as a global variable and look for included makefiles in the directory
.CW /chip2/X/server/include .
.xH 2 Summary
A makefile is made of four types of lines:
.IP \(bu 2
Dependency lines
.IP \(bu 2
Creation commands
.IP \(bu 2
Variable assignments
.IP \(bu 2
Comments, include statements and conditional directives
A dependency line is a list of one or more targets, an operator
.CW : ', (`
.CW :: ', `
.CW ! '), `
and a list of zero or more sources. Sources may contain wildcards and
certain local variables.
A creation command is a regular shell command preceded by a tab. In
addition, if the first two characters after the tab (and other
whitespace) are a combination of
.CW @ ' `
.CW - ', `
PMake will cause the command to not be printed (if the character is
.CW @ ') `
or errors from it to be ignored (if
.CW - '). `
A blank line, dependency line or variable assignment terminates a
creation script. There may be only one creation script for each target
with a
.CW : ' `
.CW ! ' `
Variables are places to store text. They may be unconditionally
assigned-to using the
.CW = ' `
.Ix 0 ref =
.Ix 0 ref variable assignment
operator, appended-to using the
.CW += ' `
.Ix 0 ref +=
.Ix 0 ref variable assignment appended
operator, conditionally (if the variable is undefined) assigned-to
with the
.CW ?= ' `
.Ix 0 ref ?=
.Ix 0 ref variable assignment conditional
operator, and assigned-to with variable expansion with the
.CW := ' `
.Ix 0 ref :=
.Ix 0 ref variable assignment expanded
operator. The output of a shell command may be assigned to a variable
using the
.CW != ' `
.Ix 0 ref !=
.Ix 0 ref variable assignment shell-output
operator.  Variables may be expanded (their value inserted) by enclosing
their name in parentheses or curly braces, preceded by a dollar sign.
A dollar sign may be escaped with another dollar sign. Variables are
not expanded if PMake doesn't know about them. There are seven local
Four of them
may be used to specify ``dynamic sources.''
.Ix 0 ref "dynamic source"
.Ix 0 ref source dynamic
Variables are good. Know them. Love them. Live them.
Debugging of makefiles is best accomplished using the
.B \-n ,
.B "\-d m" ,
.B "\-p 2"
.xH 2 Exercises
.xH 1 Short-cuts and Other Nice Things
Based on what I've told you so far, you may have gotten the impression
that PMake is just a way of storing away commands and making sure you
don't forget to compile something. Good. That's just what it is.
However, the ways I've described have been inelegant, at best, and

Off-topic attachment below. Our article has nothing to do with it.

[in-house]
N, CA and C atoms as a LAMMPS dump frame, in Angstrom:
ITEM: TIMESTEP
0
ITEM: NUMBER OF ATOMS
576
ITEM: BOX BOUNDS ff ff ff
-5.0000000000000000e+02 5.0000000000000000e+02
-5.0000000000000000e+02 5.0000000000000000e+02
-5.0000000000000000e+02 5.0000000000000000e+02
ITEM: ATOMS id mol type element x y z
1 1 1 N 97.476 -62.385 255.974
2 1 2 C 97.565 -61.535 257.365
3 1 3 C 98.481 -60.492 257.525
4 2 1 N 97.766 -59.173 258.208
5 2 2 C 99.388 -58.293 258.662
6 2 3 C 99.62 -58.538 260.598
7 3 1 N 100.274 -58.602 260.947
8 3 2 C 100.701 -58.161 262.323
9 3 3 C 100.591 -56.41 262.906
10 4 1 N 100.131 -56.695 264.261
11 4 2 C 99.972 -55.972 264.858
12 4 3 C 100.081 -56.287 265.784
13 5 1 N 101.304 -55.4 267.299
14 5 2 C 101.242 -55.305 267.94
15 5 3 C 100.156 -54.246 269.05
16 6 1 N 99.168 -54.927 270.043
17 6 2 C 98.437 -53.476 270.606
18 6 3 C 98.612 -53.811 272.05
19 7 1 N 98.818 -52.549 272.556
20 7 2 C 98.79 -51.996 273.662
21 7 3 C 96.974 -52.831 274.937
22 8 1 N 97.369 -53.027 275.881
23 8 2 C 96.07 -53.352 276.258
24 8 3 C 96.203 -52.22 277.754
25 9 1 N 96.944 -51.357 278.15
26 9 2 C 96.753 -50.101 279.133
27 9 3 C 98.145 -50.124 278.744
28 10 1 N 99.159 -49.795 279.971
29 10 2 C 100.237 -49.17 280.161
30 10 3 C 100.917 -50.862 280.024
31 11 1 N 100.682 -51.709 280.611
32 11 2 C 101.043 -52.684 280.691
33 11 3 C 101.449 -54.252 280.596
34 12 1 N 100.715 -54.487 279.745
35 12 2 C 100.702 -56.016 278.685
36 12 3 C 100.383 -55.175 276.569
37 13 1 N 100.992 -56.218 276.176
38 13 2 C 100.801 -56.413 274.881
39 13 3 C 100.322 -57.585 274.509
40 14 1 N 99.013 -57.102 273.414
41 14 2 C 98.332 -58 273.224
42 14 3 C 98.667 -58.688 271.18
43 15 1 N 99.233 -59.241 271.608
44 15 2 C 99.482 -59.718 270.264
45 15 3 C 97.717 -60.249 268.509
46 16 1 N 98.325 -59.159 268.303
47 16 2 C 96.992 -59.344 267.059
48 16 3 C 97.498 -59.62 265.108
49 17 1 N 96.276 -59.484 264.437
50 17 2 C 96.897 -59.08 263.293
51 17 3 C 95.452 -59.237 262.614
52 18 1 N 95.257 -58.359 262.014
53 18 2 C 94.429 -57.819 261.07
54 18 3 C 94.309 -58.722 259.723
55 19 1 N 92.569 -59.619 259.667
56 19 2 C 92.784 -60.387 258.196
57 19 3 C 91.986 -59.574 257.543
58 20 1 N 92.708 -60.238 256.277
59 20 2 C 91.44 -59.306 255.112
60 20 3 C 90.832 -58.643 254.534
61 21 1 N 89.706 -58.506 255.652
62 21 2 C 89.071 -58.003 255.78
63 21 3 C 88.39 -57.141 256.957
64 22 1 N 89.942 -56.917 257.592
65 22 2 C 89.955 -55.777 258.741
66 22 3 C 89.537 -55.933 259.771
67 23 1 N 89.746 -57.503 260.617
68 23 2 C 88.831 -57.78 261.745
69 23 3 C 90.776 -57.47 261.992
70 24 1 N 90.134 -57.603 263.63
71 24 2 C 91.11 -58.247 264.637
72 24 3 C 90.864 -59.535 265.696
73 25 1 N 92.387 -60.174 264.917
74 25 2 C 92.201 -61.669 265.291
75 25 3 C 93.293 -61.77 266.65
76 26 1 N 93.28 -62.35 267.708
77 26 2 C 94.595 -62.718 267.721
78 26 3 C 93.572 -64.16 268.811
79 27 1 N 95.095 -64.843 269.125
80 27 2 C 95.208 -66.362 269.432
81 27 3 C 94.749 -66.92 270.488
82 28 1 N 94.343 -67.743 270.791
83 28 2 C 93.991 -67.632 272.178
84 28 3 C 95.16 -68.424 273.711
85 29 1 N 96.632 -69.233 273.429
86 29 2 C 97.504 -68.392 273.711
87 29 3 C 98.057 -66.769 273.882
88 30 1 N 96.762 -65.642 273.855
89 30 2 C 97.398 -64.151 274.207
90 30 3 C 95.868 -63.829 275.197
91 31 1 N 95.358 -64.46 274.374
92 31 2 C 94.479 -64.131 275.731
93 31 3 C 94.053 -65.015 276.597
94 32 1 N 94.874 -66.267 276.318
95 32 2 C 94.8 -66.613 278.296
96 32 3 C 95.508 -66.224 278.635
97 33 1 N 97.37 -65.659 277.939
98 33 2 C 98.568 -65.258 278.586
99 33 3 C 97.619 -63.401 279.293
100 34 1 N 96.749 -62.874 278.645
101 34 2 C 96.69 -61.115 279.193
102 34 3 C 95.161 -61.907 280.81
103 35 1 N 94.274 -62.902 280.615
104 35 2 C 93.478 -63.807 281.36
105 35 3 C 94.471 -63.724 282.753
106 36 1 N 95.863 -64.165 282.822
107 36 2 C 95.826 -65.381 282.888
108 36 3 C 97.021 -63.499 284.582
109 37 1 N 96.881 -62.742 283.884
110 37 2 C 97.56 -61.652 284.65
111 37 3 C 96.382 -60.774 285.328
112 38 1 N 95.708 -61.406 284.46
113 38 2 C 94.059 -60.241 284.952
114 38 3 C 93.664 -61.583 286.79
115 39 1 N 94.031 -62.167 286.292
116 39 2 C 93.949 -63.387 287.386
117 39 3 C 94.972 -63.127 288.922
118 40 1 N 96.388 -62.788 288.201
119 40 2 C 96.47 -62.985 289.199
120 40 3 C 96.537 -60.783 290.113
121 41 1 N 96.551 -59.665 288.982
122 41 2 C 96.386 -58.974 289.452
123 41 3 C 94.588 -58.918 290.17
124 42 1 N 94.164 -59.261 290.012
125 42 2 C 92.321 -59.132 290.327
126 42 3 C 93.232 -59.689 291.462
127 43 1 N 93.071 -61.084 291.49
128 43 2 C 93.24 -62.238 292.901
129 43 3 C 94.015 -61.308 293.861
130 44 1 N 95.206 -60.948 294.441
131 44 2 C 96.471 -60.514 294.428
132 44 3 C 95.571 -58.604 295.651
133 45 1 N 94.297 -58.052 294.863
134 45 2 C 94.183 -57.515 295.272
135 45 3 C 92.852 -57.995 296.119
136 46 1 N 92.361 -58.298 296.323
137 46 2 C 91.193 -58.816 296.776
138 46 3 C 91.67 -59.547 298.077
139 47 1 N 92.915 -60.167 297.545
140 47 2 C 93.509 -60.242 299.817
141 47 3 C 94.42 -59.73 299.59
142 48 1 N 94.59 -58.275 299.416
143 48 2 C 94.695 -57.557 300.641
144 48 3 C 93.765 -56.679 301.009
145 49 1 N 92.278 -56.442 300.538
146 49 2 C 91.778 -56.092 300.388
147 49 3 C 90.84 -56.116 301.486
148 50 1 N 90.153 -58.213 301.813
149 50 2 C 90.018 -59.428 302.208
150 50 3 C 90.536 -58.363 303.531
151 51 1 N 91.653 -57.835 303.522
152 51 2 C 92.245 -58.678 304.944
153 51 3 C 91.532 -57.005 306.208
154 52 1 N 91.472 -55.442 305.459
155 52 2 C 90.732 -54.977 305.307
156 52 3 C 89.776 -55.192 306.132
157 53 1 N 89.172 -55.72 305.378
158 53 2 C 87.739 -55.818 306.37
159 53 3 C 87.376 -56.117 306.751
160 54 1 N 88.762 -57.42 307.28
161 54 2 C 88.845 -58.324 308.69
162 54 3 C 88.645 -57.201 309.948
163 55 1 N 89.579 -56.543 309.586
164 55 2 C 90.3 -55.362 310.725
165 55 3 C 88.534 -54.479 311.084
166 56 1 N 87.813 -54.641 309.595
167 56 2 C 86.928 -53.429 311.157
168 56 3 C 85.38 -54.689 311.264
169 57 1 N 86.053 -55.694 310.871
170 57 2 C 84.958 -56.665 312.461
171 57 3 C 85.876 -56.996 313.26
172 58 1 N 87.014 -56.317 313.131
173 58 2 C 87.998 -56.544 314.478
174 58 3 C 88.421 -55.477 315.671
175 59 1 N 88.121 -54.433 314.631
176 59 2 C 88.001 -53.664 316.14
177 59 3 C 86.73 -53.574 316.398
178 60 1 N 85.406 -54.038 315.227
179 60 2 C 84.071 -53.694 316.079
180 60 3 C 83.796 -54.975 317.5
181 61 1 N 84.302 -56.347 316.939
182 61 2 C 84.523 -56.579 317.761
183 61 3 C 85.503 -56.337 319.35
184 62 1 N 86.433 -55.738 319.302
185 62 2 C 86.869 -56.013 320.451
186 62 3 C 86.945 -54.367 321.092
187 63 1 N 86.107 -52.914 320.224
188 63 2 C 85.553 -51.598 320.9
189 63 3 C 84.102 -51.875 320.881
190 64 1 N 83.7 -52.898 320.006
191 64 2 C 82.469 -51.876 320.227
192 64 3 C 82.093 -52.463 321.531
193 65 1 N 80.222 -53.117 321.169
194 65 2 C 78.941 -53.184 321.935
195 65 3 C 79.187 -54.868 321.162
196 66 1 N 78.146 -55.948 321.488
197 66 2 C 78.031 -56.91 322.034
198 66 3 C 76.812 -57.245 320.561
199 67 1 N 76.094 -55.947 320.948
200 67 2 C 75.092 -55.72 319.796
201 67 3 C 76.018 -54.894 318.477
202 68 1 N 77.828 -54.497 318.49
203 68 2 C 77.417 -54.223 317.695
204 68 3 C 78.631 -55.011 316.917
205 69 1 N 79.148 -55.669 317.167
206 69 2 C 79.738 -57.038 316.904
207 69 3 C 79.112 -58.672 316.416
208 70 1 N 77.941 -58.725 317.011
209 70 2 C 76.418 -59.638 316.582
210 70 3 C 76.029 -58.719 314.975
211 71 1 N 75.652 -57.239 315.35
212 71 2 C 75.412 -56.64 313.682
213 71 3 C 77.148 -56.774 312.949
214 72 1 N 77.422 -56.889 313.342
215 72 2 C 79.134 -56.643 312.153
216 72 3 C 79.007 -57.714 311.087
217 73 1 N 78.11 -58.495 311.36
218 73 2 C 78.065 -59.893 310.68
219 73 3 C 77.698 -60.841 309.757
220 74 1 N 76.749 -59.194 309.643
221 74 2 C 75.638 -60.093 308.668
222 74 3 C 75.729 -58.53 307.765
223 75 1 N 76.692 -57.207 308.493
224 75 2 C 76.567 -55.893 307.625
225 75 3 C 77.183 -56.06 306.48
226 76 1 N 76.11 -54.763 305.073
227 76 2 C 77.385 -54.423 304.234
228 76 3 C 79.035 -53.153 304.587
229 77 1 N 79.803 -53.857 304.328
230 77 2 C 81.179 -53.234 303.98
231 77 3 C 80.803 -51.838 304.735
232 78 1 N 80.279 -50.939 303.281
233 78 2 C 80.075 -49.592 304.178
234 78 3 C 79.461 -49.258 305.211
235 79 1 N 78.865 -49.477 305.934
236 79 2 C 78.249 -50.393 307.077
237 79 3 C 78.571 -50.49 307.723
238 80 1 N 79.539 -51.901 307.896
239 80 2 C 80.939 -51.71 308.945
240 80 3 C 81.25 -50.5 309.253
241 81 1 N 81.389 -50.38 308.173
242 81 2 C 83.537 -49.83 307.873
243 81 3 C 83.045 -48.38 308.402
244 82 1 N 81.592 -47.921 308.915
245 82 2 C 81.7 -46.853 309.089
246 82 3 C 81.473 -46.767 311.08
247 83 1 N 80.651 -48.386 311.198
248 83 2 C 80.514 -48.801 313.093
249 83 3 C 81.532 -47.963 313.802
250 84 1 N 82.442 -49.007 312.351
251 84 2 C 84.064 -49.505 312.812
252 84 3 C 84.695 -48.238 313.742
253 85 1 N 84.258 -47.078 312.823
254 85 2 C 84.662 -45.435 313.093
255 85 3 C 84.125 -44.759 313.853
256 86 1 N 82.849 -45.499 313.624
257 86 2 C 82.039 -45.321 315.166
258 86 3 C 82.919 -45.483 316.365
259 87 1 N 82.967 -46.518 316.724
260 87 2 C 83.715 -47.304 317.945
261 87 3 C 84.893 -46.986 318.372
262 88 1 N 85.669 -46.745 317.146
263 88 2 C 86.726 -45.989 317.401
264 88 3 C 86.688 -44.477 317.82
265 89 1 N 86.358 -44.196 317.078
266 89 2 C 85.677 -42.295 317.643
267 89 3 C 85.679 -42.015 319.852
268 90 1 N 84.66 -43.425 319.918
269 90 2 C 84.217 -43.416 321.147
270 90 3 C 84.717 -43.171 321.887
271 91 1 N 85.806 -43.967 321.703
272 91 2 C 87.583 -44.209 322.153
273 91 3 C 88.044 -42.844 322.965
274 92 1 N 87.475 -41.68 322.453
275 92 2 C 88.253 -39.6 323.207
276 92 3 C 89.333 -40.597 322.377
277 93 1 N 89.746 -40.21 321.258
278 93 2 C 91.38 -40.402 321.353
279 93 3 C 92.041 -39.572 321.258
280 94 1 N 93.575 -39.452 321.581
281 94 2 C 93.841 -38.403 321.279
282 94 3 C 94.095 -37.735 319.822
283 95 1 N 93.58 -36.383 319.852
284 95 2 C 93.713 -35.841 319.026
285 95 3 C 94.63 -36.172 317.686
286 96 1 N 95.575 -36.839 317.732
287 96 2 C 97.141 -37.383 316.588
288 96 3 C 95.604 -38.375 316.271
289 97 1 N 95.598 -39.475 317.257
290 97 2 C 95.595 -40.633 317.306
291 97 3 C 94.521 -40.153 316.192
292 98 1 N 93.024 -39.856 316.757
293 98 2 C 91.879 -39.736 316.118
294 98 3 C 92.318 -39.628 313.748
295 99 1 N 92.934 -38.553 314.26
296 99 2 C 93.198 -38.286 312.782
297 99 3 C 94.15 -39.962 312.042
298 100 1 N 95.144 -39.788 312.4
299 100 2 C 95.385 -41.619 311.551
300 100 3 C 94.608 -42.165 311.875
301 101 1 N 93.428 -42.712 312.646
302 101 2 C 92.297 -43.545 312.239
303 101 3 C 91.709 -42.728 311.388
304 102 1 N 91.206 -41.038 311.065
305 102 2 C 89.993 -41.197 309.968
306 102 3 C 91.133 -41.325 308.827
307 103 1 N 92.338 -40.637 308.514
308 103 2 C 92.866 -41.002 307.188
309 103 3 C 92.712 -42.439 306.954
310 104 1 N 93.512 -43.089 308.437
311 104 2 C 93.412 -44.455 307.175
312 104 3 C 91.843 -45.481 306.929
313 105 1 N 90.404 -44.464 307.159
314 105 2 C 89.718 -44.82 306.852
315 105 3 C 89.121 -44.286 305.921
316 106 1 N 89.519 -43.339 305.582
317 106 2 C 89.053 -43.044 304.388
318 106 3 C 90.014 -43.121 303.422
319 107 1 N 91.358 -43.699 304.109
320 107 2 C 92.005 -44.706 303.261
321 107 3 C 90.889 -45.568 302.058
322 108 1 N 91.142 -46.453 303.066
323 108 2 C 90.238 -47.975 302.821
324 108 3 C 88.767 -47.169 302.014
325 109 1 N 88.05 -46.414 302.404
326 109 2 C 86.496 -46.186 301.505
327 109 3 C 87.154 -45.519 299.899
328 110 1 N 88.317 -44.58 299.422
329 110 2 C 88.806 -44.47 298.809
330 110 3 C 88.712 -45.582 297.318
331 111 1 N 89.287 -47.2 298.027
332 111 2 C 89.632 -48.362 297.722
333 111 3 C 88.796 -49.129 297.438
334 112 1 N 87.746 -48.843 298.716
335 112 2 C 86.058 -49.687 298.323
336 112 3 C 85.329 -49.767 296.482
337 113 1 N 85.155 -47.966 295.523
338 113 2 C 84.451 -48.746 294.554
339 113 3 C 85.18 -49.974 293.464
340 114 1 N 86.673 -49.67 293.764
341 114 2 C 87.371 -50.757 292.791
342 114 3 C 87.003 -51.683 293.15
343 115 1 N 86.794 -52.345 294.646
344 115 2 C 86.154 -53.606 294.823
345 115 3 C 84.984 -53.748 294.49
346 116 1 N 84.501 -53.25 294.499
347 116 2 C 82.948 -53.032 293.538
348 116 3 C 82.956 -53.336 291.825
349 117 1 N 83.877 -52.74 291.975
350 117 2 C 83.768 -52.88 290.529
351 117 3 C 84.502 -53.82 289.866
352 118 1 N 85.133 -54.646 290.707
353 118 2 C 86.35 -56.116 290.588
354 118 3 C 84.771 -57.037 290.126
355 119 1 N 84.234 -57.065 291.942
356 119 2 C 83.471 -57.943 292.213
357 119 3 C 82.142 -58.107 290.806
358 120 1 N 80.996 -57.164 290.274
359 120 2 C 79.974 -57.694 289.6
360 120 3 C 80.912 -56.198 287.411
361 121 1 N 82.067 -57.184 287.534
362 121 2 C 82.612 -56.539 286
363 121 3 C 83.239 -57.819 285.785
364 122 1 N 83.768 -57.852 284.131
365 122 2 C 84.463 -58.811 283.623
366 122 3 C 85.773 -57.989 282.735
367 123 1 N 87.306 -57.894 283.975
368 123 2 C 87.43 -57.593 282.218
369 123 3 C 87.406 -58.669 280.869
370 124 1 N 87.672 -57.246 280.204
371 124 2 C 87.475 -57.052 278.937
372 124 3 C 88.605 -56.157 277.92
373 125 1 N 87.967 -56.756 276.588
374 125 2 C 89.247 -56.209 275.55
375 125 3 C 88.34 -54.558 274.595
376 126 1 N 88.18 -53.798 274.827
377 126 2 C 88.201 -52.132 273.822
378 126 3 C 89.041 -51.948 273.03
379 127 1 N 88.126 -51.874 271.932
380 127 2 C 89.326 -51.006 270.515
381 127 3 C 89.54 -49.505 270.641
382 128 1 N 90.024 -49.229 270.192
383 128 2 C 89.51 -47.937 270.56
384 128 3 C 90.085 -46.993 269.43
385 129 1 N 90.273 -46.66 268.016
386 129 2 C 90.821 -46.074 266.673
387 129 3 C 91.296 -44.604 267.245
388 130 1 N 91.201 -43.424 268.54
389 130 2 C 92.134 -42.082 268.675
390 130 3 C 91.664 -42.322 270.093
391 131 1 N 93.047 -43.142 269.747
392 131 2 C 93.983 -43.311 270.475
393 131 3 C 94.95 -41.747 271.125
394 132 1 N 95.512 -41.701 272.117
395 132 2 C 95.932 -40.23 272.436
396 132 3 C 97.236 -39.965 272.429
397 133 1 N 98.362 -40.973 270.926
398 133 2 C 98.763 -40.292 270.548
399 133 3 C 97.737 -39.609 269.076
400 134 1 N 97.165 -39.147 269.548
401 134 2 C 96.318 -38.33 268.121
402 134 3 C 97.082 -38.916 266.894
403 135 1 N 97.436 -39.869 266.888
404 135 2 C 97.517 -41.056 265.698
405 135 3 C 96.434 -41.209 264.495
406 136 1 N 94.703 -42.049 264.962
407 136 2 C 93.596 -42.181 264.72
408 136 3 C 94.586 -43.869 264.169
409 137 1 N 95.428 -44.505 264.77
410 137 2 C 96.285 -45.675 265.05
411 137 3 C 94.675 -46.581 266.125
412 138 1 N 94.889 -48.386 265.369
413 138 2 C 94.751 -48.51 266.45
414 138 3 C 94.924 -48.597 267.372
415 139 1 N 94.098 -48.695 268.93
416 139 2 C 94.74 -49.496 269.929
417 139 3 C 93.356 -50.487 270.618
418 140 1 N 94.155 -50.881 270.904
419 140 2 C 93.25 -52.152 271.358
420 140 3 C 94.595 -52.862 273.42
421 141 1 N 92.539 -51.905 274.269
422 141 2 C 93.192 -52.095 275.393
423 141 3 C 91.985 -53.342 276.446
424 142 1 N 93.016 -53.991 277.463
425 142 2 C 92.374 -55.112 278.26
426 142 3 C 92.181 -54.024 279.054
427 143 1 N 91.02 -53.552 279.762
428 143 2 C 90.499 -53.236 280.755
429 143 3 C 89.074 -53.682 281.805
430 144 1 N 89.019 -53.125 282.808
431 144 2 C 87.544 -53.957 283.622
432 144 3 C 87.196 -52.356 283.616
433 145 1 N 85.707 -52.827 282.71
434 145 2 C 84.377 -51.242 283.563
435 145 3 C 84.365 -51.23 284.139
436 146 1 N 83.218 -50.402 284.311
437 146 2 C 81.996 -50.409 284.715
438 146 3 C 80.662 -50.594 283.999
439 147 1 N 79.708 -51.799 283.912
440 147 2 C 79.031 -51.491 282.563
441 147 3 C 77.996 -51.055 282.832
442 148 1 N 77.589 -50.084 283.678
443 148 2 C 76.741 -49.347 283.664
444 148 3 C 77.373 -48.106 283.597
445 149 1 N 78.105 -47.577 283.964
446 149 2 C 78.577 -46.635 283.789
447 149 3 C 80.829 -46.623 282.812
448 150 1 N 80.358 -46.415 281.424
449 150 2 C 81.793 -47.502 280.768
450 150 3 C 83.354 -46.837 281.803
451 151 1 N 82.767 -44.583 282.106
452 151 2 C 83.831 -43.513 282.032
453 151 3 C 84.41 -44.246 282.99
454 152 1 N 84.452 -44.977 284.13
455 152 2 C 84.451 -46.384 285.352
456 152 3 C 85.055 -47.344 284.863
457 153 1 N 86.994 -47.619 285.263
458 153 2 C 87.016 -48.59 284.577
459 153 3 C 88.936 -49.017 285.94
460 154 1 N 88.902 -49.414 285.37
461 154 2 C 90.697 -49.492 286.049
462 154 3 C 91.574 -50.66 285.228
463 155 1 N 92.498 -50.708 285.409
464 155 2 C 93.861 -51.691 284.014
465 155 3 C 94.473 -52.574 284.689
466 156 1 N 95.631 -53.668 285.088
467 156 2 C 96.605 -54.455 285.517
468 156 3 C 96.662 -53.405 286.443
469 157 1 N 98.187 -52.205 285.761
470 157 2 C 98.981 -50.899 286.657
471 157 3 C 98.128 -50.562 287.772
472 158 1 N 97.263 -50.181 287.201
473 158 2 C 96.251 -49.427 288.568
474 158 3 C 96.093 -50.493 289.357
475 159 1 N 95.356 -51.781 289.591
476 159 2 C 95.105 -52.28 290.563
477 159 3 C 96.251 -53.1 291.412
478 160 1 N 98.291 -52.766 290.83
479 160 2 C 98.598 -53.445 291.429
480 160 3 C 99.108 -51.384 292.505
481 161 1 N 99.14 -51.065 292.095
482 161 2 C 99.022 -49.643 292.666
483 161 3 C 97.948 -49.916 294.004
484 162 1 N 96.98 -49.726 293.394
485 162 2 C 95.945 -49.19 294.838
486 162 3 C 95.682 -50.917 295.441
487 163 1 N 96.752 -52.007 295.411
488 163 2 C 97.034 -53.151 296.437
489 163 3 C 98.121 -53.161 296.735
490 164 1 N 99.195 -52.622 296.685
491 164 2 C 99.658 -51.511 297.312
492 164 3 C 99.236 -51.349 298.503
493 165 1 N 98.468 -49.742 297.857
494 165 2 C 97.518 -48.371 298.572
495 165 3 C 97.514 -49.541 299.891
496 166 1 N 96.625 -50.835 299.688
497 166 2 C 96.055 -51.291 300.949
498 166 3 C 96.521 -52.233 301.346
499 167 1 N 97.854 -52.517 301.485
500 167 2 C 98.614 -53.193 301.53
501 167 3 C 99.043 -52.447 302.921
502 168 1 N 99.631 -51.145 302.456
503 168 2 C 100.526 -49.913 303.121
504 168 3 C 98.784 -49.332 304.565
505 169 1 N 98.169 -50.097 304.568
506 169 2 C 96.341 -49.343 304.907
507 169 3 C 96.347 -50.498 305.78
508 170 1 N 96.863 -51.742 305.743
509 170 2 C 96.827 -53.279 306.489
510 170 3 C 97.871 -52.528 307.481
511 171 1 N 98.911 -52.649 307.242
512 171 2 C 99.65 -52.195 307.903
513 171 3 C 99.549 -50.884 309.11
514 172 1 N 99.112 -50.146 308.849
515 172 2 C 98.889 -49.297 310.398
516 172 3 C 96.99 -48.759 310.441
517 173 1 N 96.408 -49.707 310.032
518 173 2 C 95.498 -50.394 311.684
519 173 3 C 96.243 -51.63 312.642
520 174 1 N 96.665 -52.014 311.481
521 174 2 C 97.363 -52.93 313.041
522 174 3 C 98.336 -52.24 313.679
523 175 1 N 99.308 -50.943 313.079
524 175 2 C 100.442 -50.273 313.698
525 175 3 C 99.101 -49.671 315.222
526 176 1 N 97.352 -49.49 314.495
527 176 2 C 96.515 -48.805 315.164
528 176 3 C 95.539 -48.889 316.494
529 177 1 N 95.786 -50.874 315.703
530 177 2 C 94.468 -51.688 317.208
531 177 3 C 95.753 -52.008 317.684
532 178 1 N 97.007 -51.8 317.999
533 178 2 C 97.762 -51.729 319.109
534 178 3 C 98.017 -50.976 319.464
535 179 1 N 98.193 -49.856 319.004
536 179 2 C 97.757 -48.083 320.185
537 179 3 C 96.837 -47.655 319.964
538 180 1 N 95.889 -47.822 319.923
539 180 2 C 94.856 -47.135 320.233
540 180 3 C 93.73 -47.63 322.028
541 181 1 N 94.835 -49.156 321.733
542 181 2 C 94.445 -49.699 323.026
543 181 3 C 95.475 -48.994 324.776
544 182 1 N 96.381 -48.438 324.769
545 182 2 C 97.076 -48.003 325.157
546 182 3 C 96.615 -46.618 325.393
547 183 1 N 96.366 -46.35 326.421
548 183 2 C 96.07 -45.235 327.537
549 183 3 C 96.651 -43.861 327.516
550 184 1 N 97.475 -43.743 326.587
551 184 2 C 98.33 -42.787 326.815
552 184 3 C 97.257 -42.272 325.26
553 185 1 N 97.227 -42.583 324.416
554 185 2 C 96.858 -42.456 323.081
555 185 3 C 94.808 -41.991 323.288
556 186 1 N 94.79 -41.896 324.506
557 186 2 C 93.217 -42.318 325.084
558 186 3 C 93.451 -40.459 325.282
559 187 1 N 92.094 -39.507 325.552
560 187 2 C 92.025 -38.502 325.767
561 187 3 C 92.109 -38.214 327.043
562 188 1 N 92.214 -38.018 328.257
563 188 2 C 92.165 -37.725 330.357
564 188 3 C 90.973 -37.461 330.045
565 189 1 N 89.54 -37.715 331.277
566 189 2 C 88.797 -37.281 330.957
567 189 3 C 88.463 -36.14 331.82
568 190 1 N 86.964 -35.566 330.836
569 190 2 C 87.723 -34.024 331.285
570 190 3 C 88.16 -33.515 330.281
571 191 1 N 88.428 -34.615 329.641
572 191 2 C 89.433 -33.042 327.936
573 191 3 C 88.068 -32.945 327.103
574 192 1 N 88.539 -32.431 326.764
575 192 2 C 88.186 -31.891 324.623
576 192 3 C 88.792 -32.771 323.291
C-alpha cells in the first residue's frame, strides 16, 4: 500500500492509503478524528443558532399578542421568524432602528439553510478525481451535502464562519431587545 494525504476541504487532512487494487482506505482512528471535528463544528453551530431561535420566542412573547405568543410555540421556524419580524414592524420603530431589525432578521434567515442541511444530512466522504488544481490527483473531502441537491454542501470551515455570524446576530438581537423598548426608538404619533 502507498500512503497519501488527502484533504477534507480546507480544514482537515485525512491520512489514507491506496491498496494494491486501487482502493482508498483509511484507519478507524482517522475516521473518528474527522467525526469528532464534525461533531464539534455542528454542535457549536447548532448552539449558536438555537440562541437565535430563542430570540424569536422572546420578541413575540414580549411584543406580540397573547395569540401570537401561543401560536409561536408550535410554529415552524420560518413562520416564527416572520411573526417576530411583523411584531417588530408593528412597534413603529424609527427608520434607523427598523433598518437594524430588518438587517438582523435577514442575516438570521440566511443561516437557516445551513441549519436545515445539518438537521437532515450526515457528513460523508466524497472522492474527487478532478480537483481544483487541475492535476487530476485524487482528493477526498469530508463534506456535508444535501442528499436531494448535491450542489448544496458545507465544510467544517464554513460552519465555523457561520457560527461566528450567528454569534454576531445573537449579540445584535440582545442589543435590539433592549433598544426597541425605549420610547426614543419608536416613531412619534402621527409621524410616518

painful, at worst.
This chapter contains things that make the
writing of makefiles easier and the makefiles themselves shorter and
easier to modify (and, occasionally, simpler). In this chapter, I
assume you are somewhat more
familiar with Sprite (or UNIX, if that's what you're using) than I did
in chapter 2, just so you're on your toes.
So without further ado...
.xH 2 Transformation Rules
As you know, a file's name consists of two parts: a base name, which
gives some hint as to the contents of the file, and a suffix, which
usually indicates the format of the file.
Over the years, as
has developed,
naming conventions, with regard to suffixes, have also developed that have
become almost as incontrovertible as Law. E.g. a file ending in
.CW .c
is assumed to contain C source code; one with a
.CW .o
suffix is assumed to be a compiled, relocatable object file that may
be linked into any program; a file with a
.CW .ms
suffix is usually a text file to be processed by Troff with the \-ms
macro package, and so on.
One of the best aspects of both Make and PMake comes from their
understanding of how the suffix of a file pertains to its contents and
their ability to do things with a file based solely on its suffix. This
ability comes from something known as a transformation rule. A
transformation rule specifies how to change a file with one suffix
into a file with another suffix.
A transformation rule looks much like a dependency line, except the
target is made of two known suffixes stuck together. Suffixes are made
known to PMake by placing them as sources on a dependency line whose
target is the special target
\&.SUFFIXES       : .o .c
\&.c.o            :
        $(CC) $(CFLAGS) -c $(.IMPSRC)
The creation script attached to the target is used to transform a file with
the first suffix (in this case,
.CW .c )
into a file with the second suffix (here,
.CW .o ).
In addition, the target inherits whatever attributes have been applied
to the transformation rule.
The simple rule given above says that to transform a C source file
into an object file, you compile it using
.CW cc
with the
.CW \-c
This rule is taken straight from the system makefile. Many
transformation rules (and suffixes) are defined there, and I refer you
to it for more examples (type
.CW "pmake -h" '' ``
to find out where it is).
There are several things to note about the transformation rule given
.IP 1)
.Ix 0 def variable local .IMPSRC
.Ix 0 def .IMPSRC
This variable is set to the ``implied source'' (the file from which